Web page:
As set forth above, identifying issues that cause credit reporting inaccuracies through a periodic audit is only the first step to complying with the law. A company must further retain “subject matter experts” to ensure the accuracy and integrity of the consumer data that it is furnishing to the credit reporting agencies.
3. Invest Adequate Resources to Ensure Consumer Data is Accurate
In the recent CFPB consent order, the creditor did attempt to remedy the issues causing the reporting of inaccurate information, but the results of those attempts were insufficient:
"Respondent failed to appropriately assign ownership of furnishing-related processes within the company and to prioritize identified consumer reporting-related risks.
It also underinvested in technology and monitoring, leading to the use of ineffective manual processes and systems with previously identified logic errors to furnish consumer information to CRAs for years.
Compounding the problem, Respondent delayed fixes for errors affecting Respondent’s DOFD reporting for nearly a year due to prioritization of allotted resources for the new credit furnishing system planned for release over the then-existing systems that were being replaced.
For example, many of Respondent’s procedures required manual inputs, such as manually calculating a consumer’s amount past due, late fees, and charge-off amounts, despite the size and complexity of the company’s furnishing activities reflected in part by the fact that Respondent furnished information across more than 2 million accounts per month across various lease and retail installment accounts."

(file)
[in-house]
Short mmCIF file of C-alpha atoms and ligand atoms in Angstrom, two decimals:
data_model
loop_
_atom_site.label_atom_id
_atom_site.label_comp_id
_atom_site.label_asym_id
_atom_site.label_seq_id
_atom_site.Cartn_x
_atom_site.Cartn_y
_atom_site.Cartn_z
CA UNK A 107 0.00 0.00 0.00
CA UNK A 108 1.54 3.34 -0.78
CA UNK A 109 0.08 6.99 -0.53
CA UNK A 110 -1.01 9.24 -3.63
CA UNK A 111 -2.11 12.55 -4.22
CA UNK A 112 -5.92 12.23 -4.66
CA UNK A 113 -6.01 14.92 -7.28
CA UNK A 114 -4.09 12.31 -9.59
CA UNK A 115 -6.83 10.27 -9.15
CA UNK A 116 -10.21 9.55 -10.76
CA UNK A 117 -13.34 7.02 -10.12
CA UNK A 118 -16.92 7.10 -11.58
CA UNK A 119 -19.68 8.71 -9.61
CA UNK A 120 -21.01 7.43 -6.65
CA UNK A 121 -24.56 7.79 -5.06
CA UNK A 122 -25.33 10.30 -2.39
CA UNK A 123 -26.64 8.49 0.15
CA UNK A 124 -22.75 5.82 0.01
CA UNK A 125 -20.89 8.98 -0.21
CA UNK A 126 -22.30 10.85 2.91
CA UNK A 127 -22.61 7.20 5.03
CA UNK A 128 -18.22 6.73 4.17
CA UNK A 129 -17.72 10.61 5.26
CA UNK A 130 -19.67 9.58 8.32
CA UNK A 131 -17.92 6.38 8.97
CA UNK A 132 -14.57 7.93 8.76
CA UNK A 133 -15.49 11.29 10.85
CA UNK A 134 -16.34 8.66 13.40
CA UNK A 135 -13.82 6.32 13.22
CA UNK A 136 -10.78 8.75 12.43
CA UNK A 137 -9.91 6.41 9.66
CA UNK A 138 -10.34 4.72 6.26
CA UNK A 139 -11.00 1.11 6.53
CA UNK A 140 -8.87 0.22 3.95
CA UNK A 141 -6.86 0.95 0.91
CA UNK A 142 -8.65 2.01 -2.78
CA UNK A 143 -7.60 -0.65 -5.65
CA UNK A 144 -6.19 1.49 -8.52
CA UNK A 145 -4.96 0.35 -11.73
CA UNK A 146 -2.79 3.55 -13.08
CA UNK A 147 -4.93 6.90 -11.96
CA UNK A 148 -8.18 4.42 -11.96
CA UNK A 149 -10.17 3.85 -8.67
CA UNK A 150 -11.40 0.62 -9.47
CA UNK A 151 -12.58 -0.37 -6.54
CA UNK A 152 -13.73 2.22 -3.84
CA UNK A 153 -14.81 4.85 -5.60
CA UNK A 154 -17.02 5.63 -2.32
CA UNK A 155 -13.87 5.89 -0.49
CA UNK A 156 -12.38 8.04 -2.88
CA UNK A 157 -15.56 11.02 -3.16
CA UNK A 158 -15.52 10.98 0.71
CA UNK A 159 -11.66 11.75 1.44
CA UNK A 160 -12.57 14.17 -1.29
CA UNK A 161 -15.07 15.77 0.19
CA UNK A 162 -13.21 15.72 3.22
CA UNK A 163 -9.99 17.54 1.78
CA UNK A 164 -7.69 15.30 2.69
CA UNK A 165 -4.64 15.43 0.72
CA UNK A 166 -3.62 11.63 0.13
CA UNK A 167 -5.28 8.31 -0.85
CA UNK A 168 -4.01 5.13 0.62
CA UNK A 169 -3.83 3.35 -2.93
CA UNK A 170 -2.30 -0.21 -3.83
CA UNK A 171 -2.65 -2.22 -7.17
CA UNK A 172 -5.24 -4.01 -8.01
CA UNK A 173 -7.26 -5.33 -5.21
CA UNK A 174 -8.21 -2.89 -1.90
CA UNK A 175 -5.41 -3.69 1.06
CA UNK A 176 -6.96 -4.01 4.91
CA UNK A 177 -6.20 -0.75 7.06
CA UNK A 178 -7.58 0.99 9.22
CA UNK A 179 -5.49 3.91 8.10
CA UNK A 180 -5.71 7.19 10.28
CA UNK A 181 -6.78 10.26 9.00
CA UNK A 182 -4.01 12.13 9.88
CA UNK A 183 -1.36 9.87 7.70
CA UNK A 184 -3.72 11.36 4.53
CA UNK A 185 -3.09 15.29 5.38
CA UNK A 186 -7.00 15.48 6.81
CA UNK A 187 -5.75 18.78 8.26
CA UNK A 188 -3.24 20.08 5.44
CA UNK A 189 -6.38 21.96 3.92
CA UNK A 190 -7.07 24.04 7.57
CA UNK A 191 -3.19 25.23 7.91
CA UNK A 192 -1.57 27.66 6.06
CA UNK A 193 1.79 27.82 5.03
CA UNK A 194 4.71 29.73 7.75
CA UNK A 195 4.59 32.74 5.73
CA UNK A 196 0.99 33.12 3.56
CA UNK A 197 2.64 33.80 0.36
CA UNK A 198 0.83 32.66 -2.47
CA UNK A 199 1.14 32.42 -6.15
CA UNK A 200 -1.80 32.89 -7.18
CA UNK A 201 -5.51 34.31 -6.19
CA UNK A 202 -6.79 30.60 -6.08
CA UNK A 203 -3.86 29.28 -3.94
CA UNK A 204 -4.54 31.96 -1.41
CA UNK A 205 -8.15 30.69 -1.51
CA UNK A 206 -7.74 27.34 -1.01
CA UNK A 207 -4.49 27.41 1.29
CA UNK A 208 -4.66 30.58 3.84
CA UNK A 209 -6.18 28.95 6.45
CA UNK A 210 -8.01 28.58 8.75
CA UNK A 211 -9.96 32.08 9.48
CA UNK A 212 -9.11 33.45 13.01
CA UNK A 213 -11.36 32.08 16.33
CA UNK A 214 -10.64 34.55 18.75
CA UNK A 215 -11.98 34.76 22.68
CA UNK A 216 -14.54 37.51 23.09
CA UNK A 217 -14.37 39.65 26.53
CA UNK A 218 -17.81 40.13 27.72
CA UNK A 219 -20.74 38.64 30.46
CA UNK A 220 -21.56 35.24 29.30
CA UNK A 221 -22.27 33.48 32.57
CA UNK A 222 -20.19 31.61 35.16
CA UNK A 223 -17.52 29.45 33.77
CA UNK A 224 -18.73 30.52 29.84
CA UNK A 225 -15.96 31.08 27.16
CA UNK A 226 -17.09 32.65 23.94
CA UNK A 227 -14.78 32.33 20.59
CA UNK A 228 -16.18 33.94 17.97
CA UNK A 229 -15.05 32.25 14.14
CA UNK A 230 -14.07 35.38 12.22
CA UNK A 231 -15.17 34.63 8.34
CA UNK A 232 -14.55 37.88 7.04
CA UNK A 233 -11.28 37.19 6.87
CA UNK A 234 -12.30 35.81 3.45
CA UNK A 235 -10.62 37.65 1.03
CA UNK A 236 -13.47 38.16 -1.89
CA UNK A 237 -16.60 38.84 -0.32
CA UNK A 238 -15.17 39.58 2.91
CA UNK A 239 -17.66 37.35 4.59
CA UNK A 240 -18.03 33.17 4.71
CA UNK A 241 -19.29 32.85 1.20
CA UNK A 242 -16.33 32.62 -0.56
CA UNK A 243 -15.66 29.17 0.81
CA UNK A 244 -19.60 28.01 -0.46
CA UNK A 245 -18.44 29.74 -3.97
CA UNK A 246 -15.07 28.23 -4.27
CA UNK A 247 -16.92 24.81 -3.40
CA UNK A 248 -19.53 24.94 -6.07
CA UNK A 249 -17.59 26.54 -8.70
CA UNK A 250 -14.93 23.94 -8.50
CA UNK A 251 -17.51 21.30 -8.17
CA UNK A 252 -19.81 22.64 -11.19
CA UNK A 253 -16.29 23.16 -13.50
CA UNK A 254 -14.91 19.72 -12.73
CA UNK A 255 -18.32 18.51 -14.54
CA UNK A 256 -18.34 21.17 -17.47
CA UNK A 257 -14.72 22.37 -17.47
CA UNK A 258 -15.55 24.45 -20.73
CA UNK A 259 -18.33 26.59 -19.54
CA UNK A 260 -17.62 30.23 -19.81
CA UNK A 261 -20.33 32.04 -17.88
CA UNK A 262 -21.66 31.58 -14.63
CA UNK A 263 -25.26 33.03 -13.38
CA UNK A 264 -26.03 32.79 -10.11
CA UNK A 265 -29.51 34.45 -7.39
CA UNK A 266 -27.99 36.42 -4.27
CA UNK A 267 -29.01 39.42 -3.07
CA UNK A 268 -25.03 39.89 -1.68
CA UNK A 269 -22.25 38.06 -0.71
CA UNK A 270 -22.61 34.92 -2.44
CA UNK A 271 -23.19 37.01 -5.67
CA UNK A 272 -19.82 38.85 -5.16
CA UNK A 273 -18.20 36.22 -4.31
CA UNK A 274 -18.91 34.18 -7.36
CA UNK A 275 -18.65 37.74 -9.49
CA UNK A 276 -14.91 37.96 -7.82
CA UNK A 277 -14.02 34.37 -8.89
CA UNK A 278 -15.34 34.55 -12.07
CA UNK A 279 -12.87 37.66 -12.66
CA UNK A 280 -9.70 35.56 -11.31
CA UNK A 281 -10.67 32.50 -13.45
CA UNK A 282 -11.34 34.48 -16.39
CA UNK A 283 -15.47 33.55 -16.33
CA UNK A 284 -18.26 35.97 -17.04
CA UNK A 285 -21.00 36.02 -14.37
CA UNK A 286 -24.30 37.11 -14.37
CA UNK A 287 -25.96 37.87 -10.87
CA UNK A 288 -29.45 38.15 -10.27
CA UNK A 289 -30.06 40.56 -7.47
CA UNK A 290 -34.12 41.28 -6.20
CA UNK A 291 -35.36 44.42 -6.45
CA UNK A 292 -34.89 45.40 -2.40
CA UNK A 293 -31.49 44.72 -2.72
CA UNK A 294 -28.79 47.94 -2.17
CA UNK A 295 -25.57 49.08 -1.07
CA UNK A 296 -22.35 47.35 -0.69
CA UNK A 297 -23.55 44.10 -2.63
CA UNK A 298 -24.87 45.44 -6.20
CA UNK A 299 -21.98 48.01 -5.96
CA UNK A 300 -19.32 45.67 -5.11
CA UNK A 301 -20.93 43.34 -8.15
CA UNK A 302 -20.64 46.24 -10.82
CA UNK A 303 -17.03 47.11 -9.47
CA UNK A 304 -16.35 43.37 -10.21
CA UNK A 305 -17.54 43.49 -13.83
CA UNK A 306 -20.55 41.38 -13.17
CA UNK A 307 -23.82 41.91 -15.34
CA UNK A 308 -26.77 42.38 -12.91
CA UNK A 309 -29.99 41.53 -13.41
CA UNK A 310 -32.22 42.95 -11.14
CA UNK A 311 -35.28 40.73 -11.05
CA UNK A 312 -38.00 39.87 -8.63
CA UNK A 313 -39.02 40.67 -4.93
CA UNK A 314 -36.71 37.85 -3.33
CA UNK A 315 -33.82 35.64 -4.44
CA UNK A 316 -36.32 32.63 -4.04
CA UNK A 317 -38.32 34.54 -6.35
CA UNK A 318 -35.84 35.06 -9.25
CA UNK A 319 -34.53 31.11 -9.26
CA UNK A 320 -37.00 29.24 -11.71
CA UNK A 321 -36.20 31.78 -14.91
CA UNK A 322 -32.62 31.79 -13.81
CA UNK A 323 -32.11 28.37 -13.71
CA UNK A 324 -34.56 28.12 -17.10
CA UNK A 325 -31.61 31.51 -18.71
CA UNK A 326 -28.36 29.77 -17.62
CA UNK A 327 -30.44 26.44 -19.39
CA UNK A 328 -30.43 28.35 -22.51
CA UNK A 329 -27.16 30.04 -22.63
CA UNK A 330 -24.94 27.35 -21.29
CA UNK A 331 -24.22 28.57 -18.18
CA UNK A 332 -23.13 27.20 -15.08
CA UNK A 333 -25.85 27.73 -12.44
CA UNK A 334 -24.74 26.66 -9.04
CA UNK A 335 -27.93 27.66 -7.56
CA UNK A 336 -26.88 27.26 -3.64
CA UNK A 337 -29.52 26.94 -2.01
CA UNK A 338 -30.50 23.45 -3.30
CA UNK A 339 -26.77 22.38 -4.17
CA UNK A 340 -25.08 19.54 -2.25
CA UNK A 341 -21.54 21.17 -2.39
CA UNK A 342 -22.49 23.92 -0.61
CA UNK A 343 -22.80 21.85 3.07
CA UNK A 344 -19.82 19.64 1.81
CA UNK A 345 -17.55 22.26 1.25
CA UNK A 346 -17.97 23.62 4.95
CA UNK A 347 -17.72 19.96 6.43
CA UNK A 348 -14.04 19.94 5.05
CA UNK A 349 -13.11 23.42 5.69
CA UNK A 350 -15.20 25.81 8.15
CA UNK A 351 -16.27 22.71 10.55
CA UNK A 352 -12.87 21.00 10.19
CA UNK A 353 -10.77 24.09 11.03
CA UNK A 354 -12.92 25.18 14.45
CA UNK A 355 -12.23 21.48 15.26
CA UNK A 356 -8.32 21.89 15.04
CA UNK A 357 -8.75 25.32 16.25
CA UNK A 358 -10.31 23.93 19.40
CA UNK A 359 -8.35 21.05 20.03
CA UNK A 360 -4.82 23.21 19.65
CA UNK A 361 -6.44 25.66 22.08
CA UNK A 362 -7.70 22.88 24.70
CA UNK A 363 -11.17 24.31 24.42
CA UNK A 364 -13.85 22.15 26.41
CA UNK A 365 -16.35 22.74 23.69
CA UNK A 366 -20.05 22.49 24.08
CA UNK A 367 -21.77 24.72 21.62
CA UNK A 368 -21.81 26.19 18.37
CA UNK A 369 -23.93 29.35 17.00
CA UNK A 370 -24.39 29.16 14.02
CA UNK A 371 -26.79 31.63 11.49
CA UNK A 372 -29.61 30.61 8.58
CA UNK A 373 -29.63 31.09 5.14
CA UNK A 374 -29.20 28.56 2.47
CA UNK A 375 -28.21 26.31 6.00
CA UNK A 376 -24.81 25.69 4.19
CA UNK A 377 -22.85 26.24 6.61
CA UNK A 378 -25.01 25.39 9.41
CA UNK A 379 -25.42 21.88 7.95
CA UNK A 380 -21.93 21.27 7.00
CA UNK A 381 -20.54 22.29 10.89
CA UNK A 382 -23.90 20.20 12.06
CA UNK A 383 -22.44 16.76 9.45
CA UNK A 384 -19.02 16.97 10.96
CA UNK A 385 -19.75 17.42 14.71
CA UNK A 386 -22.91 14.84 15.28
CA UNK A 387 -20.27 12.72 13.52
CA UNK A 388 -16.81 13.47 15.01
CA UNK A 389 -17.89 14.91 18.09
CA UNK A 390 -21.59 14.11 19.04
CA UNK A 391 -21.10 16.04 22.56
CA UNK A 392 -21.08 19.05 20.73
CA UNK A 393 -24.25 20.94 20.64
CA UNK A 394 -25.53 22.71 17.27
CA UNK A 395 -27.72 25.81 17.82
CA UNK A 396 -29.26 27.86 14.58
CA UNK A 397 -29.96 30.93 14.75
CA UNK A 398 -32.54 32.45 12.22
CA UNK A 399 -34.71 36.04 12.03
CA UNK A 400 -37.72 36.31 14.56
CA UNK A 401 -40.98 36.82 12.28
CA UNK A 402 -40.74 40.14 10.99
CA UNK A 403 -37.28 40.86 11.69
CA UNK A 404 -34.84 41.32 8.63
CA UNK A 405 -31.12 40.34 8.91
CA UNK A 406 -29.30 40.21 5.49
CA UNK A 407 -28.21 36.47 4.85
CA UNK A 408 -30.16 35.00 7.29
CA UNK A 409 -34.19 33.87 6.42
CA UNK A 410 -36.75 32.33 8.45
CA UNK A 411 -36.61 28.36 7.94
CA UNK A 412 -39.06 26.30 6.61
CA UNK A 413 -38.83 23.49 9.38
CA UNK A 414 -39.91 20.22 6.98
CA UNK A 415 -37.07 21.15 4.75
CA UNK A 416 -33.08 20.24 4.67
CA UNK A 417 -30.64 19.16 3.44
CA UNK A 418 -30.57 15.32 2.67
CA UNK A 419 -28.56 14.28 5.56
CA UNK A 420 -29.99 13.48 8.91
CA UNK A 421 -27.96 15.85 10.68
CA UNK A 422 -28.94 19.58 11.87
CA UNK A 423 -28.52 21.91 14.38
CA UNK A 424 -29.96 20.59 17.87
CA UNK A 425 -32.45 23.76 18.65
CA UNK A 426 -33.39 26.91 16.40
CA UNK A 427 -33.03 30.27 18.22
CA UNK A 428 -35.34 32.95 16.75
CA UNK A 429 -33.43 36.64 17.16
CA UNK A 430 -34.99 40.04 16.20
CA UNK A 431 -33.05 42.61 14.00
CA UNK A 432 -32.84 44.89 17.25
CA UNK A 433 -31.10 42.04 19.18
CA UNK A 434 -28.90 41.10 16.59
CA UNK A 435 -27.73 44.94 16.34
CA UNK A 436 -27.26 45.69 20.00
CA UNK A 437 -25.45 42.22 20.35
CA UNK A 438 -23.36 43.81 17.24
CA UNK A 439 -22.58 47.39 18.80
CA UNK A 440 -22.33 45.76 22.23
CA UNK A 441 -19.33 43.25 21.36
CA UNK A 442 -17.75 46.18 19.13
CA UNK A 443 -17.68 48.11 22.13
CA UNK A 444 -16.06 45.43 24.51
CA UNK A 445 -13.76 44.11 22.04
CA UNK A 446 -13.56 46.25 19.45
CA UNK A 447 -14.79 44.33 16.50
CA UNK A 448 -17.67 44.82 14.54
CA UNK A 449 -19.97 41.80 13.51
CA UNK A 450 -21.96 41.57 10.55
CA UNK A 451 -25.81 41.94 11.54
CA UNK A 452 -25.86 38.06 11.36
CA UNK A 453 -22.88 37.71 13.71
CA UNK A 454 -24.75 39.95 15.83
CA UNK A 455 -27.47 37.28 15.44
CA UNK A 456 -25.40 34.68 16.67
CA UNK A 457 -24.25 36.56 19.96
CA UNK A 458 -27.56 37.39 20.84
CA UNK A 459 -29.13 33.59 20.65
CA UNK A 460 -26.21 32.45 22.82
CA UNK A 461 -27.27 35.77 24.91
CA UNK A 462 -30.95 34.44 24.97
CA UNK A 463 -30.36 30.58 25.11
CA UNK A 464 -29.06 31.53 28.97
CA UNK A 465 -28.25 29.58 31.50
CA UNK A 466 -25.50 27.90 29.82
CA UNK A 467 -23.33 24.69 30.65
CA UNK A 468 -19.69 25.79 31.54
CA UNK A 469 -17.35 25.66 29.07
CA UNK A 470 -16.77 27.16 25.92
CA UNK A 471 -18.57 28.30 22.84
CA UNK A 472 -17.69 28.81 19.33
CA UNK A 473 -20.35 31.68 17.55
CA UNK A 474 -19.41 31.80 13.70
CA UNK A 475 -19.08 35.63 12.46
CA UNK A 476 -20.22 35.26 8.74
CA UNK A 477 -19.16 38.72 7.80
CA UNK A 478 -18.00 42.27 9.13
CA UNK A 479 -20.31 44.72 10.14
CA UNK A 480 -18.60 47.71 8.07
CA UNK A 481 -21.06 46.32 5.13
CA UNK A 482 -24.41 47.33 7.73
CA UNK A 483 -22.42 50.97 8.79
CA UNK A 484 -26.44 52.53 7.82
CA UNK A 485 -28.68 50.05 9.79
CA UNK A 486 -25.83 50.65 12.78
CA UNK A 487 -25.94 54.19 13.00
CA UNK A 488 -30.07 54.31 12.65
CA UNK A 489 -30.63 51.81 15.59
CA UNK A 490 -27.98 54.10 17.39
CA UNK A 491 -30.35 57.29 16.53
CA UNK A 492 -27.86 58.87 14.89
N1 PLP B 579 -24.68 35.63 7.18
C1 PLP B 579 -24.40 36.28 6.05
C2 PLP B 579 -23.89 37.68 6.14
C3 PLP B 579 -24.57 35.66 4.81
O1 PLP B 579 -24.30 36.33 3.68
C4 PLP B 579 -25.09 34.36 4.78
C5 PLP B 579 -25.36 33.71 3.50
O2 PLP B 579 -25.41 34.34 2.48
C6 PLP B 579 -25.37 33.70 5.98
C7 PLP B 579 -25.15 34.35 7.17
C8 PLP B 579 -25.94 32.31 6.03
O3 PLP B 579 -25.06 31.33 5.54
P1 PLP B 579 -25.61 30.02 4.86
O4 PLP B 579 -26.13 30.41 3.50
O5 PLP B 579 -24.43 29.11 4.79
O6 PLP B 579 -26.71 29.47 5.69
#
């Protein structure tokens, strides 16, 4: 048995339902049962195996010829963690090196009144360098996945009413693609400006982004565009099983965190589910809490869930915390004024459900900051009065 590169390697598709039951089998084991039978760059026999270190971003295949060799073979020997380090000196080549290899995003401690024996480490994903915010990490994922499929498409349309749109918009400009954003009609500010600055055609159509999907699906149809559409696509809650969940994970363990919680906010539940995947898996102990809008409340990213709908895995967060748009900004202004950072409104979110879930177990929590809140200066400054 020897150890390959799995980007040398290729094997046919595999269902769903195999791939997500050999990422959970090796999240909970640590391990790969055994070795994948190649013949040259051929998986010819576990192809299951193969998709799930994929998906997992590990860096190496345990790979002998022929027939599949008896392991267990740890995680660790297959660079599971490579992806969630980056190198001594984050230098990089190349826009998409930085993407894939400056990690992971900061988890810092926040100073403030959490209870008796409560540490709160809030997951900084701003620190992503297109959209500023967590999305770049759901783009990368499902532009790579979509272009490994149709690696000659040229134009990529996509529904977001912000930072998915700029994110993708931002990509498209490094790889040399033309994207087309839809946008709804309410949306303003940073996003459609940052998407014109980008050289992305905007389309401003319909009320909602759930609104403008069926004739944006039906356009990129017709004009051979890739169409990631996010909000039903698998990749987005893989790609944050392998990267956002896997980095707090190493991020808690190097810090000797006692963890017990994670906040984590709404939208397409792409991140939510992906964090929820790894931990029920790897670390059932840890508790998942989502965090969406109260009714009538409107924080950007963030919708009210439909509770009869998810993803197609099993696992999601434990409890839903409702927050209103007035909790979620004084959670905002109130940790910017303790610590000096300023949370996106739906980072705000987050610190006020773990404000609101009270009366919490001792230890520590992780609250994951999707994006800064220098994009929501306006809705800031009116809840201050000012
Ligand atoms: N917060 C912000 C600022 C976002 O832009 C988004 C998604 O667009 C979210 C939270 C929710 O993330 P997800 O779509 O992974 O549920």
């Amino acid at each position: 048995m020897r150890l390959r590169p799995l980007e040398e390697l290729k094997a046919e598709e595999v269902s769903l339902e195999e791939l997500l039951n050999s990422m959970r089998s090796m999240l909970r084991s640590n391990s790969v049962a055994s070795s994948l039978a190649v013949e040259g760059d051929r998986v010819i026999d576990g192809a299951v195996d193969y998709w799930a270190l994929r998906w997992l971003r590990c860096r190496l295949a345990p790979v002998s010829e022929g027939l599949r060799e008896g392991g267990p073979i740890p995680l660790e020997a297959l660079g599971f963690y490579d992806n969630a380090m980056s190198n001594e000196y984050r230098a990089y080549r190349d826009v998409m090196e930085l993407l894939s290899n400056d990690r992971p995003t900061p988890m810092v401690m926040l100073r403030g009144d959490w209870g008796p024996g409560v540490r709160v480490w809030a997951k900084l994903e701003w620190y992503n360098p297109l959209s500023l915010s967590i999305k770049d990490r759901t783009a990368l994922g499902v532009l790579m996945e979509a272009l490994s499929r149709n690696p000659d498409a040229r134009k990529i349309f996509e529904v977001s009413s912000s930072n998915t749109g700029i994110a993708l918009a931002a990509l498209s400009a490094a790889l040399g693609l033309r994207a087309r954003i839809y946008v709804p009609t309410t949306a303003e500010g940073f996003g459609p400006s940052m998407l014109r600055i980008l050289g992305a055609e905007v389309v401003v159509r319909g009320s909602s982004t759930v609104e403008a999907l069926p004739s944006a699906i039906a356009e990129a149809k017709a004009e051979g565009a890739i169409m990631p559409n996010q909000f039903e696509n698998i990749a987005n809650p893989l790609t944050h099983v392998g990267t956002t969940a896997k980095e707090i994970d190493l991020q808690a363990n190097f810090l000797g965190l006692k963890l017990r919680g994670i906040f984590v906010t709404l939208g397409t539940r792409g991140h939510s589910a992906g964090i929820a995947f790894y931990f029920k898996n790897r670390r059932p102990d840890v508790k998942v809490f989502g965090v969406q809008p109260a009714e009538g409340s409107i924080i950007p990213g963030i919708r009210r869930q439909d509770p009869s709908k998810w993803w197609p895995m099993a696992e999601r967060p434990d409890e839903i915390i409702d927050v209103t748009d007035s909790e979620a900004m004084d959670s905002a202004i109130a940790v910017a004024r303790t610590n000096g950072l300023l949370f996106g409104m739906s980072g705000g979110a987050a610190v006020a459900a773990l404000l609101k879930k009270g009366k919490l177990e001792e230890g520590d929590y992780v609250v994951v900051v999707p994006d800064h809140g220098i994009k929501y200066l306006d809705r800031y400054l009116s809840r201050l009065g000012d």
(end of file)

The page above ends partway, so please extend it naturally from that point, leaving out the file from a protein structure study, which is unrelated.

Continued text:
These sections of the CFPB consent order cited above provide specific guidance for how companies can avoid similar FCRA issues with the following steps:
- Assign ownership of the credit reporting process to one person or team.
- Prioritize credit reporting related risks.
- Invest adequately in technology and upgrades for your credit reporting systems.
- Do not rely on manual processes when servicing a large volume of consumer credit reporting accounts.
- Immediately prioritize any issues involving the accuracy or integrity of consumer data and do not delay.
This article is provided only as a general discussion of legal principles and ideas. Every situation is unique and must be reviewed by a licensed attorney to determine the appropriate application of the law to any particular fact scenario. If you have a legal question, consult with an attorney. The reader of this publication will not rely upon anything herein as legal advice and will not substitute anything contained herein for obtaining legal advice from an attorney. No attorney-client relationship is formed by the publication or reading of this document. Moss & Barnett assumes no liability for typographical or other errors contained herein or for changes in the law affecting anything discussed herein.
For more on the CFPB's action against Hyundai, see "Three Key Lessons from the CFPB’s $19 million enforcement action against Hyundai Capital America."